Edward Johnson, a communication professor at Campbell University in North Carolina, says we are now living in a "postmodern" era where everything is relative and there is no universally accepted truth. It's an environment in which anyone who says "this is right" and "that is wrong" is labeled intolerant, he says.

There was a time when a person could publicly say homosexuality was wrong and people could consider the statement without anger, he says. Today, people have reverted to an intellectual tribalism where they are only willing to consider the perspective of their own tribe.

“They are incapable of comprehending that someone may have a view different than theirs,” Johnson says. “For them anyone who dares to question the dogma of the tribe can only be doing so out of hatred.”

Sprigg, from the Family Research Council, says his condemnation of homosexual conduct does not spring from intolerance but a desire to protect gays from harmful conduct, he says.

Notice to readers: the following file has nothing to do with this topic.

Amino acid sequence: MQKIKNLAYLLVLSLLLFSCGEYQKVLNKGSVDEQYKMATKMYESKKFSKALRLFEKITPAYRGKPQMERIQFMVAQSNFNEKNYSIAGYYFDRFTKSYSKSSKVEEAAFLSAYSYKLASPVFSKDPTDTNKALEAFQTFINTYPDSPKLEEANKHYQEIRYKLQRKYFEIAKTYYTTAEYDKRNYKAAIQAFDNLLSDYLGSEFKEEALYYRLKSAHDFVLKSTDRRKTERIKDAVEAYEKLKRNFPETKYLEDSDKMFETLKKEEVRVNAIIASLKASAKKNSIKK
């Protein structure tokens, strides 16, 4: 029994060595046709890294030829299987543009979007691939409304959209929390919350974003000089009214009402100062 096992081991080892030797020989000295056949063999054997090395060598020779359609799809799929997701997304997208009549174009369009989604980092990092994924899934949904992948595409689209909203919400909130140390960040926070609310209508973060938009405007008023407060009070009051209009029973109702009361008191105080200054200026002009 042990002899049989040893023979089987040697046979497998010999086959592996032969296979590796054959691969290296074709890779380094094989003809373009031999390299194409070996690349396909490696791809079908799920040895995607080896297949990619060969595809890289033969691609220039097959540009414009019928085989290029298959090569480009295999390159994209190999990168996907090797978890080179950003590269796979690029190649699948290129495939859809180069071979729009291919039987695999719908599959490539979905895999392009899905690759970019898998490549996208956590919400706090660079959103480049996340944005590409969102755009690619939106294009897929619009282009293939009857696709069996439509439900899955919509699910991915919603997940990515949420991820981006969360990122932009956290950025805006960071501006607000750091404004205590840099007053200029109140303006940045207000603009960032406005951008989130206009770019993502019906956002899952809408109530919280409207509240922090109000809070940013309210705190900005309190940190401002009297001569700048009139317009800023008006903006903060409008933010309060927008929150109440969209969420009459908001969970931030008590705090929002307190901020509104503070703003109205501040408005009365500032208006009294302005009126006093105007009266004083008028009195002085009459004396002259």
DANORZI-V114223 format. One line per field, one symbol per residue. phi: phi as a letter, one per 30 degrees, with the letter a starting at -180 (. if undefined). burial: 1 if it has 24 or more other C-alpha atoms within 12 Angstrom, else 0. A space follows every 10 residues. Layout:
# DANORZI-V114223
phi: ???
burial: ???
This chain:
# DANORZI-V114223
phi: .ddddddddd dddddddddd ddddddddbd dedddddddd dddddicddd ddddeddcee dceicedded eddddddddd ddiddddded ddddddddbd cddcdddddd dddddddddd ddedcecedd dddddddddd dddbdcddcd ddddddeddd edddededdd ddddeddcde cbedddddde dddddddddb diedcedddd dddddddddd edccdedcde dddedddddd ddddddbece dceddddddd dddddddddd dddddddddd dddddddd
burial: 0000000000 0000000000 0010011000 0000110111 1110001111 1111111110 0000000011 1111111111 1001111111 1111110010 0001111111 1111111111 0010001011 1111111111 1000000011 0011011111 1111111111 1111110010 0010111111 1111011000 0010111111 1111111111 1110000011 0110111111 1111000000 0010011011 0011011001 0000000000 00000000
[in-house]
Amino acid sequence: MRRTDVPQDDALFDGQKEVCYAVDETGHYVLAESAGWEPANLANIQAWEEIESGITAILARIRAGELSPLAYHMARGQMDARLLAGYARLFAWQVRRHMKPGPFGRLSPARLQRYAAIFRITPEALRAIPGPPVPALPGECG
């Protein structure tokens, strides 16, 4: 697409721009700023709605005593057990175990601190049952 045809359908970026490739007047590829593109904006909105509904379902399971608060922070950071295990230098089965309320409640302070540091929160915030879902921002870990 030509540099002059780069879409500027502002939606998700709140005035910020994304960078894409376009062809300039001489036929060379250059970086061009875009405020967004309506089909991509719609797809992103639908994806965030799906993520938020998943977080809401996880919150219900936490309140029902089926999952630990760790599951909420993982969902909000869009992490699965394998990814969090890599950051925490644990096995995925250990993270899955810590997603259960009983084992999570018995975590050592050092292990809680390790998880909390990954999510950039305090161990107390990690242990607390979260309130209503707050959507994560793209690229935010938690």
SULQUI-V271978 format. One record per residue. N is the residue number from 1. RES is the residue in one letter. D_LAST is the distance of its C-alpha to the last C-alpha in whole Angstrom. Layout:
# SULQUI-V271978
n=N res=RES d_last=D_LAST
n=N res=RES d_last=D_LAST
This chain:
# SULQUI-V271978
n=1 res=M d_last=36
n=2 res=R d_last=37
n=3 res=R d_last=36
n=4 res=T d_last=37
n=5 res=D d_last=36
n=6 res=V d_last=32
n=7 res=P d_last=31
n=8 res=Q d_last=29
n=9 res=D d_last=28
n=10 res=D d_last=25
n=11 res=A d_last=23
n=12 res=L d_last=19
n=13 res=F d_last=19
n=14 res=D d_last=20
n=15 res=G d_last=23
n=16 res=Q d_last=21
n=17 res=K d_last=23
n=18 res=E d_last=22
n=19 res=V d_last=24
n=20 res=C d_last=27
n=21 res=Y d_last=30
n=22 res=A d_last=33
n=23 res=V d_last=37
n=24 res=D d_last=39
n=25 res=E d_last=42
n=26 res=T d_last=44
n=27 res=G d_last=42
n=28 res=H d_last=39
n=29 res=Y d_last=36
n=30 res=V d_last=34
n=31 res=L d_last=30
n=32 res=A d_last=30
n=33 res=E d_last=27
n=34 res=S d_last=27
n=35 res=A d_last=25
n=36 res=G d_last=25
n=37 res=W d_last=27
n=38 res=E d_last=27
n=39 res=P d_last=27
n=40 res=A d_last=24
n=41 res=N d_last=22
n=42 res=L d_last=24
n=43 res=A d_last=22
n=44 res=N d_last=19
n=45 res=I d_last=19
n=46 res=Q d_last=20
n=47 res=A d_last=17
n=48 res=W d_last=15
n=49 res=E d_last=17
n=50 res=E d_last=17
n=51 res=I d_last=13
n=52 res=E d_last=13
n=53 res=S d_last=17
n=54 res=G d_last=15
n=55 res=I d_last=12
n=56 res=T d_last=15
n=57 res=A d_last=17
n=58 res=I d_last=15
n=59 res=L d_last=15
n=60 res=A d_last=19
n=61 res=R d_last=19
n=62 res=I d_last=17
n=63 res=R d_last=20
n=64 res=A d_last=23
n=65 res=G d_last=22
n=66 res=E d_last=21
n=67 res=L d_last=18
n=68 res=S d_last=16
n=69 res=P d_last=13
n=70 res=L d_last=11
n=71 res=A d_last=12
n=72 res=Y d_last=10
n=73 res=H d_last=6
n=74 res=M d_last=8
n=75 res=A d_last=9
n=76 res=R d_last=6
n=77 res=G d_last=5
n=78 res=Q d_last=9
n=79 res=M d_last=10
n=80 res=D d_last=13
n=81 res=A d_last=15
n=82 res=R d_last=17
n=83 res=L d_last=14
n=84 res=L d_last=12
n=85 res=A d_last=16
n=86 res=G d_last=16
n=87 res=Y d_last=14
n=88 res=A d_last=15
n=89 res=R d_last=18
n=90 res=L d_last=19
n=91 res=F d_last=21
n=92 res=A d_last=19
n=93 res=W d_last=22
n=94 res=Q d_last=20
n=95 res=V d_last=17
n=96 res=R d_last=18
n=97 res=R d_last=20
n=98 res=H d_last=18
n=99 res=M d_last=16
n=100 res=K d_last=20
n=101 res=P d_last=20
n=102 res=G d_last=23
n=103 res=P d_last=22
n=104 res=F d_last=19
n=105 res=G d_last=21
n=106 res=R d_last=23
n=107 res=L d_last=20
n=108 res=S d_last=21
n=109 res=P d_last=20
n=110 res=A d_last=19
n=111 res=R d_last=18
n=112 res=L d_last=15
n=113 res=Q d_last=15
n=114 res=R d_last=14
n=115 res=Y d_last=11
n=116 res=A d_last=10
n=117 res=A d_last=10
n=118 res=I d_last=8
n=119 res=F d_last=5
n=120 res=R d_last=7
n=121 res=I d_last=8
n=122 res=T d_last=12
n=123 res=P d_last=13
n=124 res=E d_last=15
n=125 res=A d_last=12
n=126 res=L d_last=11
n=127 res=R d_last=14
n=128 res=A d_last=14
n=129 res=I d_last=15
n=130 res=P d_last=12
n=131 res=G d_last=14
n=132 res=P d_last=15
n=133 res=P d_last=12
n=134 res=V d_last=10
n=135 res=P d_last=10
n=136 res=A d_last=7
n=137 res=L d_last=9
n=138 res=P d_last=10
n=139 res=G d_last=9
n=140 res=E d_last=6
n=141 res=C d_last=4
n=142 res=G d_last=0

Sprigg, a senior fellow for policy studies at the council, wrote in a council pamphlet that homosexual men are more likely to engage in child sexual abuse than are straight men. He also wrote that gay men are also afflicted with a higher rate of sexually transmitted diseases and mental illness as well.

Sprigg says he does not believe homosexuality is a choice and that “personal testimonies" and "clinical experience” show that some people “can and do change from gay to straight.”

“Maybe we need to do a better job of showing that we are motivated by Christian love,” Sprigg says. “Love is wanting the best for someone, and acting to bring that about.”

'That's a lie'

Potok, from the Southern Poverty Law Center, has little use for the love Sprigg talks about.